Human senses are by no means universal. As a result, it is possible for other species to have stronger senses as well as weaker senses than us, which isn’t even considering those with senses that we do not possess and vice versa. One excellent example of a species with a stronger sense than ours would be dogs with their superior sense of smell, which is supposed to be 10,000 to 100,000 times better.
In more practical terms, this means that dogs can detect substances that we cannot using their noses. For example, dogs can be trained to detect drugs that have been concealed by drug smugglers. Likewise, dogs can be trained to detect sicknesses that cannot be picked up by the human eye. In the latter case, this is possible because sicknesses produce changes in human systems, which in turn, produces changes in human smells. Something that has made dogs a subject of considerable interest when it comes to disease detection.
Could Dogs Be Used to Detect COVID-19?
Chances are good that interested individuals can see the relevance of dogs’ disease detection capabilities when it comes to COVID-19. In short, people who have been exposed to COVID-19 can start showing symptoms such as fever, coughing, and shortness of breath within 2 to 14 days. If they are unlucky, they can show more serious symptoms such as confusion, breathing problems, a bluish complexion, and persistent pain or pressure in the chest, which should convince them to seek out medical assistance as soon as possible. Unfortunately, as many as 25 percent of people who have been infected with COVID-19 will show no symptoms whatsoever even while they are spreading the coronavirus to those they come into contact with.
Currently, COVID-19’s true lethality remains unclear. This is unsurprising because we don’t have a clear idea of the number of people who have been infected with the coronavirus, thus making it rather difficult to calculate the relevant numbers. However, out of the cases of COVID-19 that have been reported, something like 3.4 percent have died so far. Combined with COVID-19’s high infectiousness, this is enough to make it a serious threat, which in turn, explains why a wide range of governments in a wide range of places have been scrambling to bring it under control.
The fact that as many as 25 percent of people who have been infected with COVID-19 will show no symptoms is a serious hindrance to such efforts. Theoretically, the authorities could solve this particular problem by performing more testing. In practice, that is both impractical and impossible. After all, the relevant institutions are already overburdened by the reported cases of COVID-19, meaning that there aren’t enough resources that can be spared for those who show no symptoms. Never mind the fact that it would be impossible to test everyone even under the best of circumstances.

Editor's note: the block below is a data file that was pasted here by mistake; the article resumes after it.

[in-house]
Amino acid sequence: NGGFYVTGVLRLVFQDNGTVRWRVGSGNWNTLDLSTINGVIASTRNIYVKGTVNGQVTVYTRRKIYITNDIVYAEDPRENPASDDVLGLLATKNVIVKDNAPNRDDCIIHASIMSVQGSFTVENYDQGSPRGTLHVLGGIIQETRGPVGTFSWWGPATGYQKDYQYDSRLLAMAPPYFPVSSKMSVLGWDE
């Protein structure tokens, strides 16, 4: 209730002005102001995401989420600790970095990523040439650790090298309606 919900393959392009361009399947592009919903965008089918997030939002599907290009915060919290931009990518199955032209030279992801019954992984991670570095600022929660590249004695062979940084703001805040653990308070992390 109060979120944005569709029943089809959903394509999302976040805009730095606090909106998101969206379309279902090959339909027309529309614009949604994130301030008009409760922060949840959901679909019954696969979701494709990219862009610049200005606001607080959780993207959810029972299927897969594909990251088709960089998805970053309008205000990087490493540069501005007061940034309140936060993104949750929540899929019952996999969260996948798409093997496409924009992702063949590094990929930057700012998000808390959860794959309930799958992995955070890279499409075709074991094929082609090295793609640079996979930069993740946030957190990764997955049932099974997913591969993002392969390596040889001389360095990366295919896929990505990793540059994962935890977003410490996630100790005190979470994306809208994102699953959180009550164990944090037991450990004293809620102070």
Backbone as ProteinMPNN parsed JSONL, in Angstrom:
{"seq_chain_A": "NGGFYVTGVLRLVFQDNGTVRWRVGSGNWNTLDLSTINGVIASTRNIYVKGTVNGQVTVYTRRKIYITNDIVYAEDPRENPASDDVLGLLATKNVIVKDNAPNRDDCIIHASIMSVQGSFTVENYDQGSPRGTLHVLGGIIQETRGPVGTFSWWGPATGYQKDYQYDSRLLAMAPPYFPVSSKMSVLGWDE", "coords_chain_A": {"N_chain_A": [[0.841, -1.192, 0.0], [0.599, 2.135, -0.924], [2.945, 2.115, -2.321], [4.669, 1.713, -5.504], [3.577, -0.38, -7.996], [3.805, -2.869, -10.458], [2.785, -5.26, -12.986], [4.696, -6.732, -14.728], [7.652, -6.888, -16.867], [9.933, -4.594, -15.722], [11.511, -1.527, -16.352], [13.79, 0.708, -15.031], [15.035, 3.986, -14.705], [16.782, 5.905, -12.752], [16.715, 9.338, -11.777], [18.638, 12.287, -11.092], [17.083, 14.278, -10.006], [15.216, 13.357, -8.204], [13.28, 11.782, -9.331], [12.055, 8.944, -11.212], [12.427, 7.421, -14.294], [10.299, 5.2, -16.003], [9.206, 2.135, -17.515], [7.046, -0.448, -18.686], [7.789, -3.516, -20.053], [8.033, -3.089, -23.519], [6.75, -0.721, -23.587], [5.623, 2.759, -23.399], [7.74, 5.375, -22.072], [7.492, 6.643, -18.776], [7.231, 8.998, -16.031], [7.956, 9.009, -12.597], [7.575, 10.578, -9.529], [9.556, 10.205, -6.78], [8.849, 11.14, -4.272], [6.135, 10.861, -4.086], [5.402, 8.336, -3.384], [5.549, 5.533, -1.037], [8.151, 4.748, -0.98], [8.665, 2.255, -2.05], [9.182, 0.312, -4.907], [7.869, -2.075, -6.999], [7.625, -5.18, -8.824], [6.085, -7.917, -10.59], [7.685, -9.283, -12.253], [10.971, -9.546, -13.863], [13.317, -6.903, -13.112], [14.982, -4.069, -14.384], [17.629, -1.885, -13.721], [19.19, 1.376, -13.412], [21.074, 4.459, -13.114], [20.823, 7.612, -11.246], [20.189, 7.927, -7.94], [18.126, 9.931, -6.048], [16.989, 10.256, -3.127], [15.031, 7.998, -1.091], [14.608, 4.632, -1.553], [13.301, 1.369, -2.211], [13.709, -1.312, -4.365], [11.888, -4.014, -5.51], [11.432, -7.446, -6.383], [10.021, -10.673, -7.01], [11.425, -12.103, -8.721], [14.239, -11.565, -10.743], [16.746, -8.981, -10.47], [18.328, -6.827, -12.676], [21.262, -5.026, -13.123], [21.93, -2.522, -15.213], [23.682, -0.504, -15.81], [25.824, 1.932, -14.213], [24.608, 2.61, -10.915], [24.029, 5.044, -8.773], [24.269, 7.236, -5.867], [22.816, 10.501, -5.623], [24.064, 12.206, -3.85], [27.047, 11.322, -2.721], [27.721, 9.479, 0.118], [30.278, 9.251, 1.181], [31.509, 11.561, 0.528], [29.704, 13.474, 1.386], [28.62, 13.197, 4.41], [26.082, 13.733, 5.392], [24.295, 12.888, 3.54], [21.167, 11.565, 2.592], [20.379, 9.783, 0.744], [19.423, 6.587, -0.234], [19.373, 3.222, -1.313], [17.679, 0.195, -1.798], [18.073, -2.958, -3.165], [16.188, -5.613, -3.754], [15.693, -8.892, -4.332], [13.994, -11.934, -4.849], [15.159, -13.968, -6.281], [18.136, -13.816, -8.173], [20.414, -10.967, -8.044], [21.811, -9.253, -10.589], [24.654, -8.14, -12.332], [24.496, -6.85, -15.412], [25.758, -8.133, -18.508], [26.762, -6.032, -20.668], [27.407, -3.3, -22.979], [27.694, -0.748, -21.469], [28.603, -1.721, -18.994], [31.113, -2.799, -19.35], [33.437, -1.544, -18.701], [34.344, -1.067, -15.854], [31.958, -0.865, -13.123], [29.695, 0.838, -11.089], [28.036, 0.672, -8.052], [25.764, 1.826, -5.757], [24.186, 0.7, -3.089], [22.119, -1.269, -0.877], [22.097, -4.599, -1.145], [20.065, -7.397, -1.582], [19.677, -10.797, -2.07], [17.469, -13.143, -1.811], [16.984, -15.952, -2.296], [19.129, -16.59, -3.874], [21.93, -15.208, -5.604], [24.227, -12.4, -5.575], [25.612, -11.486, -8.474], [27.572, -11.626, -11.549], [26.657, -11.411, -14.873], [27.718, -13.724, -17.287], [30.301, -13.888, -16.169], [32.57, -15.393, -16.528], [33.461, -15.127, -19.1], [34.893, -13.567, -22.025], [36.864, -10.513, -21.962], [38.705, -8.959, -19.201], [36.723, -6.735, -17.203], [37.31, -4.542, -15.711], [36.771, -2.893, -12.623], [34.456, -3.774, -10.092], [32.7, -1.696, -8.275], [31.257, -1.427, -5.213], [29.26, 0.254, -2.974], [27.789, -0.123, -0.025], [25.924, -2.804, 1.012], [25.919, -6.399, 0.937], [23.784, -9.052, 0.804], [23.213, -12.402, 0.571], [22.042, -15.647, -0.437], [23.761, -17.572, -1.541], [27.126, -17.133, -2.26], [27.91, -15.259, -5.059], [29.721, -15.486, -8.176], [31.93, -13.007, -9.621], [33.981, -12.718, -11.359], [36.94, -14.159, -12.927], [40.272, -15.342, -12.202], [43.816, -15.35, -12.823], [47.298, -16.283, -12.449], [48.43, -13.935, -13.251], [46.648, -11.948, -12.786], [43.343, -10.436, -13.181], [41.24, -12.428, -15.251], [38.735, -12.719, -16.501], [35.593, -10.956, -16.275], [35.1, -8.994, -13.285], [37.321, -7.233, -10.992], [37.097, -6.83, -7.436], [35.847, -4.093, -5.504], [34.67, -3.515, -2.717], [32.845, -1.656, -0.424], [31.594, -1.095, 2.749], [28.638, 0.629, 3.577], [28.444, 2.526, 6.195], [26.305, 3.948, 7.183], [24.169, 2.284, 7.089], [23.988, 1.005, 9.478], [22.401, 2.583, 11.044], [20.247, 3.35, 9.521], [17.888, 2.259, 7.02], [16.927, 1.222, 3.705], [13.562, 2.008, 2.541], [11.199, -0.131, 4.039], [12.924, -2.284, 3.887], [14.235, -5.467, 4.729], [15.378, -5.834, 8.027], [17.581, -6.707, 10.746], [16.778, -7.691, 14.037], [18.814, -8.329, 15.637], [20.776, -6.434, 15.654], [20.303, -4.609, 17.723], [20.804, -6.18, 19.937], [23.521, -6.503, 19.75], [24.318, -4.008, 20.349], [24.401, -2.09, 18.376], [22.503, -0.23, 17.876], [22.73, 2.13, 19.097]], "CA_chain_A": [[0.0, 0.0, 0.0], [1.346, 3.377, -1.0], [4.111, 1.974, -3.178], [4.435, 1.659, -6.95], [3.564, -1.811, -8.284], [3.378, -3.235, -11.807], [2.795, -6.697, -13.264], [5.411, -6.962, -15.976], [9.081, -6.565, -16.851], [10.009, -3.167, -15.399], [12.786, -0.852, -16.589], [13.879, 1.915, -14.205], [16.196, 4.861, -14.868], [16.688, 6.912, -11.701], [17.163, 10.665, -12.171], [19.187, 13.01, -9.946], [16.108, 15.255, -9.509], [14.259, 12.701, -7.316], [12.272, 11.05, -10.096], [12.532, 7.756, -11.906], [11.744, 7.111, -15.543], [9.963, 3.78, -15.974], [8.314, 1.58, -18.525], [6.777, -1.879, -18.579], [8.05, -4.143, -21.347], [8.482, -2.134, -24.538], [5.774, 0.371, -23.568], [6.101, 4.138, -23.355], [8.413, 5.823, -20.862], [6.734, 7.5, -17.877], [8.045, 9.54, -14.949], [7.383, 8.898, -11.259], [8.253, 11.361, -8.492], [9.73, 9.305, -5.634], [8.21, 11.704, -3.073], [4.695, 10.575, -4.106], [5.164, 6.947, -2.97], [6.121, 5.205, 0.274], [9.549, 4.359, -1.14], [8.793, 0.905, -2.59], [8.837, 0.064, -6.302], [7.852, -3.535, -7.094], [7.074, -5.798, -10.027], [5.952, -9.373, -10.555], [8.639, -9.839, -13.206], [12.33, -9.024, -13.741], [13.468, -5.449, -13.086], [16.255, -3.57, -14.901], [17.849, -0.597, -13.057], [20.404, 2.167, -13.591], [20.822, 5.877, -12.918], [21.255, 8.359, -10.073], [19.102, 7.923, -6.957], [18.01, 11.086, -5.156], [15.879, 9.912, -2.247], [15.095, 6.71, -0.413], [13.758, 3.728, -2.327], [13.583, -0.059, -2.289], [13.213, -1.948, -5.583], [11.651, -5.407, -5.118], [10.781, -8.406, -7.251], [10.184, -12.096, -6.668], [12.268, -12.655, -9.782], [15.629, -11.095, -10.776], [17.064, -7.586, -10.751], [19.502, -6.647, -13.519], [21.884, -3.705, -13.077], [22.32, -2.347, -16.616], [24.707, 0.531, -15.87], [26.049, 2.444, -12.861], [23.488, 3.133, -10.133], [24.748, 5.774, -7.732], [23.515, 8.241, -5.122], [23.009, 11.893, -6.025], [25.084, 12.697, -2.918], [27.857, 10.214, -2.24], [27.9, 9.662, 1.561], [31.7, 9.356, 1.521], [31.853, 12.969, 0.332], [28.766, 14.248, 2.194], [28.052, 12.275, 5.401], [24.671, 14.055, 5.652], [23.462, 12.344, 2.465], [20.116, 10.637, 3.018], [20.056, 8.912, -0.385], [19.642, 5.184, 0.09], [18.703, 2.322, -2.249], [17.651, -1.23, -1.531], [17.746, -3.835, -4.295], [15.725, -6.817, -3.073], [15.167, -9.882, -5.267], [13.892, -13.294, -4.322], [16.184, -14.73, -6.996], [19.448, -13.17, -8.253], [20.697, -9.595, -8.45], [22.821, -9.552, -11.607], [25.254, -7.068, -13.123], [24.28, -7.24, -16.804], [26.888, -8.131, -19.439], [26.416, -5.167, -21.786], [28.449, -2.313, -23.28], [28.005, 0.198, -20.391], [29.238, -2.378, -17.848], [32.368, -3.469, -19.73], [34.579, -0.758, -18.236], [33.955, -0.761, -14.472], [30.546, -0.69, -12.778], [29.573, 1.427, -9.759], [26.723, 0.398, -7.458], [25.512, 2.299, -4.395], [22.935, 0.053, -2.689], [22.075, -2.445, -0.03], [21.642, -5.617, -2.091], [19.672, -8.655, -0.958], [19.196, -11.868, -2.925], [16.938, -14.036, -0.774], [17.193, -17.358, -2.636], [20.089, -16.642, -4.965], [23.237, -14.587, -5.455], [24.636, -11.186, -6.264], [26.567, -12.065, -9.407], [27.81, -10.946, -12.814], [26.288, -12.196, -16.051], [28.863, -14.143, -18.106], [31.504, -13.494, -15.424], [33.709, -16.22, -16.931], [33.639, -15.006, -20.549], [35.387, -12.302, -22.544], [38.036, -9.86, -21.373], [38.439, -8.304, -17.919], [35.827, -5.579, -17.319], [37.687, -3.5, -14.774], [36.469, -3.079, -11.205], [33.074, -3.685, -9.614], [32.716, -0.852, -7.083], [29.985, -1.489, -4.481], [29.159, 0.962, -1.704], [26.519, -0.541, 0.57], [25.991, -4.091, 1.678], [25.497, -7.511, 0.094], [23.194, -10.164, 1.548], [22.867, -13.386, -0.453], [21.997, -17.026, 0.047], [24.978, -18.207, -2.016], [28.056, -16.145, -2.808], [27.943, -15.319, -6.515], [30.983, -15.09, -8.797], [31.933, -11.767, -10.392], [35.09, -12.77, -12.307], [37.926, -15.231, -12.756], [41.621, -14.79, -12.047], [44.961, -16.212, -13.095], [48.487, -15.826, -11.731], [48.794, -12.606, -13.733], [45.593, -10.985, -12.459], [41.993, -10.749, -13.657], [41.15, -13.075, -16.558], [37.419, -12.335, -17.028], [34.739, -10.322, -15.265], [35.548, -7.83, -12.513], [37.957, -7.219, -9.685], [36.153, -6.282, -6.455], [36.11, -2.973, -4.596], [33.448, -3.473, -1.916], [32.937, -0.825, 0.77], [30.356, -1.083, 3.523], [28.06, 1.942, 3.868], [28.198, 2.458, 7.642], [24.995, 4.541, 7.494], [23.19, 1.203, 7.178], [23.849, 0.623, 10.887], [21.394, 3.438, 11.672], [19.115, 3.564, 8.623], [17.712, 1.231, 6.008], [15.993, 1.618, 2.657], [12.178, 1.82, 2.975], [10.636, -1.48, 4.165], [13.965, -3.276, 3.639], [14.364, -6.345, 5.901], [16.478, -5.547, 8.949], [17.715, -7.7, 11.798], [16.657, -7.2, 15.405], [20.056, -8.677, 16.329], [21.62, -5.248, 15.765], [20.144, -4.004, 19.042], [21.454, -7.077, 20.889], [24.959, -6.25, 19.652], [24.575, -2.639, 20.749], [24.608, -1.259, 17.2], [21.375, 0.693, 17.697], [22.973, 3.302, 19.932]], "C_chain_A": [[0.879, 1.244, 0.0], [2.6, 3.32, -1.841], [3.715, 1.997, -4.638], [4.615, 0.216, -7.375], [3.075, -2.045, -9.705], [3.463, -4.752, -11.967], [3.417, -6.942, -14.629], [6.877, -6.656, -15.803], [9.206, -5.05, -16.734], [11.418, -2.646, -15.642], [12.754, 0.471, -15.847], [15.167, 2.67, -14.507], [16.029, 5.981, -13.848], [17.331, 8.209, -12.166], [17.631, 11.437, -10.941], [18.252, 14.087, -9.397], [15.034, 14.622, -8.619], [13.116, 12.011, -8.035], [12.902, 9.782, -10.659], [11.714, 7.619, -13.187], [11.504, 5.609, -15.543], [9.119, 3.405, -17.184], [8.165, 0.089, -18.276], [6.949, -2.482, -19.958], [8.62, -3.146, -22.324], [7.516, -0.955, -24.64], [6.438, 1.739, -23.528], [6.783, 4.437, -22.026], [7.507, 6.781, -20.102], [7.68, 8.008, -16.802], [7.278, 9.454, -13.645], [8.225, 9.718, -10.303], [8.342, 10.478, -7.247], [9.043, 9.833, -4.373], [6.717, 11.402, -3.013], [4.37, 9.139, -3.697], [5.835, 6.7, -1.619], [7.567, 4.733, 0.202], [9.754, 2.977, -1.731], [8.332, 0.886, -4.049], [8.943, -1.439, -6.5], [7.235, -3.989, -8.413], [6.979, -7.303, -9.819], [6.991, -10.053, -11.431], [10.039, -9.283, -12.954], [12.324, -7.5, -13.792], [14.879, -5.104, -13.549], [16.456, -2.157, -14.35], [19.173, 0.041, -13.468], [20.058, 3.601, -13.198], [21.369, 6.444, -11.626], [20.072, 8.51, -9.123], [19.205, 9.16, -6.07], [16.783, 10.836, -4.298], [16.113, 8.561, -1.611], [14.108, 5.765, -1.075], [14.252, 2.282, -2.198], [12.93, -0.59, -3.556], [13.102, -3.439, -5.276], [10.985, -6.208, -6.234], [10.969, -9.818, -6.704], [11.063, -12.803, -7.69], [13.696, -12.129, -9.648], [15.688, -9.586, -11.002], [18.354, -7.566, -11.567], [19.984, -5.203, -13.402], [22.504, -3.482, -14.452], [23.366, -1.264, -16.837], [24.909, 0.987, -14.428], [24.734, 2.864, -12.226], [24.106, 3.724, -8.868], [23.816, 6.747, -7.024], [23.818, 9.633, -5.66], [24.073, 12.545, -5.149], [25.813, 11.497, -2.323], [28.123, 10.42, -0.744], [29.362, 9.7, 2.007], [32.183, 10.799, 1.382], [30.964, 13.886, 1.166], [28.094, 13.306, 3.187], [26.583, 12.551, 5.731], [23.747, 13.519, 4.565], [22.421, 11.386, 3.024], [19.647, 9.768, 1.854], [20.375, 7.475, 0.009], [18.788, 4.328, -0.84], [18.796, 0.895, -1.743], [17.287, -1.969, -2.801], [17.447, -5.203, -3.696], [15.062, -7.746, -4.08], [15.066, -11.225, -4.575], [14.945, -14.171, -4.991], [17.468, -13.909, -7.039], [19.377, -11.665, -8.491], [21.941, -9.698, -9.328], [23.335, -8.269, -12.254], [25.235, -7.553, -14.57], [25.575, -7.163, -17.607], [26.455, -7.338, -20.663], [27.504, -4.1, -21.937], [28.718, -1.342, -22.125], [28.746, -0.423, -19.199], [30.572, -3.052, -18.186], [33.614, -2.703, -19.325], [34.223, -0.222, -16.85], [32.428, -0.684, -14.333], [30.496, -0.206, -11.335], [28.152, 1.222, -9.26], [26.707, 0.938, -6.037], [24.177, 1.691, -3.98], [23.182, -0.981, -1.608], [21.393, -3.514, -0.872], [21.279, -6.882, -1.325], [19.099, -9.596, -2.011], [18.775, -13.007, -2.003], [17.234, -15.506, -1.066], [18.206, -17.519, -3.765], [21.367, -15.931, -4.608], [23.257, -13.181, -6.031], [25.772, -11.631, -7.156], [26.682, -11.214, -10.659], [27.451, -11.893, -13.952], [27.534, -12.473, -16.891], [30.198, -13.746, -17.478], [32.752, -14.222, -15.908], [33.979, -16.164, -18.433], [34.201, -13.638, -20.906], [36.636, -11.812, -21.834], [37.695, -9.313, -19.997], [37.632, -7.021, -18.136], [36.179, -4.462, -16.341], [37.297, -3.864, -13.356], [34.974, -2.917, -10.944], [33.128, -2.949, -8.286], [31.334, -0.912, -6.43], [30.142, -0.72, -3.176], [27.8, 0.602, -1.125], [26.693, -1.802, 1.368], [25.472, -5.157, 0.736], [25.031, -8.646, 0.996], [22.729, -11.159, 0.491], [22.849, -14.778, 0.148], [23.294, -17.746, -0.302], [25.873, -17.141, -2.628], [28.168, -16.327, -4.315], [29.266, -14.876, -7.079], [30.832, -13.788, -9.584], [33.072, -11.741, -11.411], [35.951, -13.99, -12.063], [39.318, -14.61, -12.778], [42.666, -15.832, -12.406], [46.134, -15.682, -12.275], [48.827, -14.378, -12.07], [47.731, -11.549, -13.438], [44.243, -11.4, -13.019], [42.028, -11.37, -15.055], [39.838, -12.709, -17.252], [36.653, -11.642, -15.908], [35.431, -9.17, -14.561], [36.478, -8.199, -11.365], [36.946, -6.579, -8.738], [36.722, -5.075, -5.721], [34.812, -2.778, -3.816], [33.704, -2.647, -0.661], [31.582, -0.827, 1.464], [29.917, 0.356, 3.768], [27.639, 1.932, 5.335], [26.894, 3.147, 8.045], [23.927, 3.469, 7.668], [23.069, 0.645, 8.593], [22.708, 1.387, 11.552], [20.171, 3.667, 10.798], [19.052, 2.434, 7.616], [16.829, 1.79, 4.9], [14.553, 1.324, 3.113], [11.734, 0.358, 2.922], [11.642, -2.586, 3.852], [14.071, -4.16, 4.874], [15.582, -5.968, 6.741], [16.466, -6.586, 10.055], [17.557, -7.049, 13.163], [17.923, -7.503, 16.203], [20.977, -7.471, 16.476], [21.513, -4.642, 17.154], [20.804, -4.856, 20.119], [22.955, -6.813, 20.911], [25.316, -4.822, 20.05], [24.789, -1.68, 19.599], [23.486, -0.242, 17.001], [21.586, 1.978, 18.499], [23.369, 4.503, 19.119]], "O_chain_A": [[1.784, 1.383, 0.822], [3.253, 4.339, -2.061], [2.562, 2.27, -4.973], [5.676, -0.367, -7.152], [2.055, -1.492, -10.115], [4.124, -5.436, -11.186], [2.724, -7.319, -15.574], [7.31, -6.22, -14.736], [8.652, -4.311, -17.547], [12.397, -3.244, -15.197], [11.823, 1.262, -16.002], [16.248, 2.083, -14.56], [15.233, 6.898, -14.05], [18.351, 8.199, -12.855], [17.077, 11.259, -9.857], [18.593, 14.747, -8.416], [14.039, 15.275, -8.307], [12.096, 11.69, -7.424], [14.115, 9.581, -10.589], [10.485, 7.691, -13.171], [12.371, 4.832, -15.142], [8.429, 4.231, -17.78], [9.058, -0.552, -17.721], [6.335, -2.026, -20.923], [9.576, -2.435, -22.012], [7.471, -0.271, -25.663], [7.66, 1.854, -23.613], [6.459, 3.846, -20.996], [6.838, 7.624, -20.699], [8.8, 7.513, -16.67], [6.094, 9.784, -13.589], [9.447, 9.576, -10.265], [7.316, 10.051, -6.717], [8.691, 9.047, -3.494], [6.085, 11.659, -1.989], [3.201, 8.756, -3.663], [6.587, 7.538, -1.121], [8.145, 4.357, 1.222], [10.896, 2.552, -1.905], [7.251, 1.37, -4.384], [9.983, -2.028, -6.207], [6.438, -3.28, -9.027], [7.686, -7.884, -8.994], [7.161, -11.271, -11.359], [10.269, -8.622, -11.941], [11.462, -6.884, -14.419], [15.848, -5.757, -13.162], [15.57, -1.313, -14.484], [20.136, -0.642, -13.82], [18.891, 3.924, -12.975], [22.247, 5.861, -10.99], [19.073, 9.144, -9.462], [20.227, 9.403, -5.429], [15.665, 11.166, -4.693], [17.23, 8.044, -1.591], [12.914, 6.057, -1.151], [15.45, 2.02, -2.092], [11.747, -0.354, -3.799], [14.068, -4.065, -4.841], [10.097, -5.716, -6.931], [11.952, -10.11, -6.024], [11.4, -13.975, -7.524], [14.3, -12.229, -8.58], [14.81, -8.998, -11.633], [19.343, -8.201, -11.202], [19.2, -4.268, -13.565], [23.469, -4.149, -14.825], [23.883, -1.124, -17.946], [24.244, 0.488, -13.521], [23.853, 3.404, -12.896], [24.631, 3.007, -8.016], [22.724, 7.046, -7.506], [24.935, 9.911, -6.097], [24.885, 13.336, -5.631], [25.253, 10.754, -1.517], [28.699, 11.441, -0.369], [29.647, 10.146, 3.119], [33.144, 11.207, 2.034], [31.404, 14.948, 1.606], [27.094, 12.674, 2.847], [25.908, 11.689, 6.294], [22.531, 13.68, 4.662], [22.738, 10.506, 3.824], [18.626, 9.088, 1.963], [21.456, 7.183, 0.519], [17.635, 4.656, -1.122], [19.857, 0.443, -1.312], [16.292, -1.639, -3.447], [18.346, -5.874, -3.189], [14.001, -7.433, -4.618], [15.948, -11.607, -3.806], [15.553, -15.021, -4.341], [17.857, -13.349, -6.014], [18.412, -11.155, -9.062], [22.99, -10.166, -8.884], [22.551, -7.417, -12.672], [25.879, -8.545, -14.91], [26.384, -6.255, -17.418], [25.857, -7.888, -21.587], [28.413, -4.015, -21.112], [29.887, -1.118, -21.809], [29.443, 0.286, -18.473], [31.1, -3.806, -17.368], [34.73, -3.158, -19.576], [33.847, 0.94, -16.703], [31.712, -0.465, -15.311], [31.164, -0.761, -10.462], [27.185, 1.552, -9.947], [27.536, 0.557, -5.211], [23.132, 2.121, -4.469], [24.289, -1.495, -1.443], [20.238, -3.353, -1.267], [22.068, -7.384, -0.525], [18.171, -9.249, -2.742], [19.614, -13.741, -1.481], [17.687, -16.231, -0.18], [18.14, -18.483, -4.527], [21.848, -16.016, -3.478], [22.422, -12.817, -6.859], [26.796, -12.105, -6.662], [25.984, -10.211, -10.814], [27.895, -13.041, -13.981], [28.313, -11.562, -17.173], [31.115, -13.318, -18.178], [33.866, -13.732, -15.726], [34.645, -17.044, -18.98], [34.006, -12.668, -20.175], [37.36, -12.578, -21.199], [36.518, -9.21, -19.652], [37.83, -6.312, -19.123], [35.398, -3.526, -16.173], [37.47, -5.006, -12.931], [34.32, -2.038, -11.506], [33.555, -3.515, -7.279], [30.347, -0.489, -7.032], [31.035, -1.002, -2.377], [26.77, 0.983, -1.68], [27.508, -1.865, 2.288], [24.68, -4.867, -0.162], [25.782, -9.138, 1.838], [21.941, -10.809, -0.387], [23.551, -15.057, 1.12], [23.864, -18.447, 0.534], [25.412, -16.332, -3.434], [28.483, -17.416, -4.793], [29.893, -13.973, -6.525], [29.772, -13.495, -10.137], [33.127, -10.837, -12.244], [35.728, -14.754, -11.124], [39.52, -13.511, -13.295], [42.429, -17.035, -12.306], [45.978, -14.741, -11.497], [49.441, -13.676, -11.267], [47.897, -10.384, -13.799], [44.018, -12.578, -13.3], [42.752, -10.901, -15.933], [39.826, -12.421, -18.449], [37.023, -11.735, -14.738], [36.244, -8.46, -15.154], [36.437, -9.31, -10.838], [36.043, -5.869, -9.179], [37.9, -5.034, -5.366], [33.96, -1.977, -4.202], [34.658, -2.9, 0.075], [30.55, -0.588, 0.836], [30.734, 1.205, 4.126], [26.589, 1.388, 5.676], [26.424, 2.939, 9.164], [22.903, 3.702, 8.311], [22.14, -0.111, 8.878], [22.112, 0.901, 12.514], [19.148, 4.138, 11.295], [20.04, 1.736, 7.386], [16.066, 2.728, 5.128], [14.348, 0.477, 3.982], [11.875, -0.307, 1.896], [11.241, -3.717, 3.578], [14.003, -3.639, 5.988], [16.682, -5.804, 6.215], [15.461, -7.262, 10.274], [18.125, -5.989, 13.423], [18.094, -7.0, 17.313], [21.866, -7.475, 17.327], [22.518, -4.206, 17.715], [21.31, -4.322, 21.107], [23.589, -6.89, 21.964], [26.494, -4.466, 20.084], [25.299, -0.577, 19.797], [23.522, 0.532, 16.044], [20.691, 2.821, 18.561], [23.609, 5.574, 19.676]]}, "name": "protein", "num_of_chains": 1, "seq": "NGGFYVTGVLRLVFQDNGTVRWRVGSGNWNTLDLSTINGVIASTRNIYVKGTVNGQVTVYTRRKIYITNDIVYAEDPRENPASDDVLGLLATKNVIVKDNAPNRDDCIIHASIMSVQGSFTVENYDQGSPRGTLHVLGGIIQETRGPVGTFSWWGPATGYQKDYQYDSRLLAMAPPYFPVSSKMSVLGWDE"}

As such, there is interest in seeing whether dogs can be trained to detect COVID-19 using their noses or not. To be exact, there is a UK-based charity called Medical Detection Dogs that is already working to see if dogs can be taught to do so using COVID-19 samples. There is no guarantee that this will work out, but at the same time, there is reason to believe that said charity has a fighting chance of success. After all, they have already trained dogs to detect everything from malaria to bacterial infections. On top of that, they can point to scientific papers claiming that different diseases can cause people to produce different odors. Combined, this means that dogs should be capable of being trained to detect COVID-19 using nothing but their noses, though it is important to note that “should” is not necessarily the same as “can.”
In any case, the potential usefulness of dogs for combating COVID-19 is obvious. Currently, testing is both inconvenient and time-consuming, meaning that the authorities are picking up on people who show no symptoms through pure luck as much as anything else. However, if dogs can be taught to detect COVID-19 using nothing but their noses, they could offer a very simple and very convenient to test a lot of people moving about in public spaces. One, this would enable the authorities to pick up on people who have been infected by COVID-19 but show no symptoms when they move through travel checkpoints, thus further hindering the spread of the coronavirus. Two, this would enable the authorities to pick up on people who are showing no symptoms but are nonetheless spreading the coronavirus throughout public spaces, thus enabling them to eliminate potential sources of spread by telling said individuals to stay at home. Either one of those functions would be very valuable, but both would make such dogs that much more so.
Of course, that is assuming that dogs can actually be trained to detect COVID-19 using nothing but their noses, which is still something that needs to be confirmed in the real world. Furthermore, even if dogs can be trained to do so, there is no guarantee that dogs can be trained in enough numbers in time to make a meaningful difference for the initial round in the fight to bring COVID-19 under control.
Having said that, even if enough dogs won’t be available until later, that doesn’t necessarily mean that they won’t be helpful. The problem with infectious diseases is that if they have a big enough pool of potential victims, they can survive in the long run by moving from place to place. In other words, even if one country manages to bring COVID-19 under control, it could see further cases because other countries have not managed the same. As such, there is a very real risk that COVID-19 will become a persistent threat in a similar sense to how H1N1 has become a part of the seasonal flu that we have to deal with on an annual basis. Chances are very good that we will have a much wider range of tools with which to handle COVID-19 should that ever happen, but having one more in the form of disease-detecting dogs certainly wouldn’t hurt.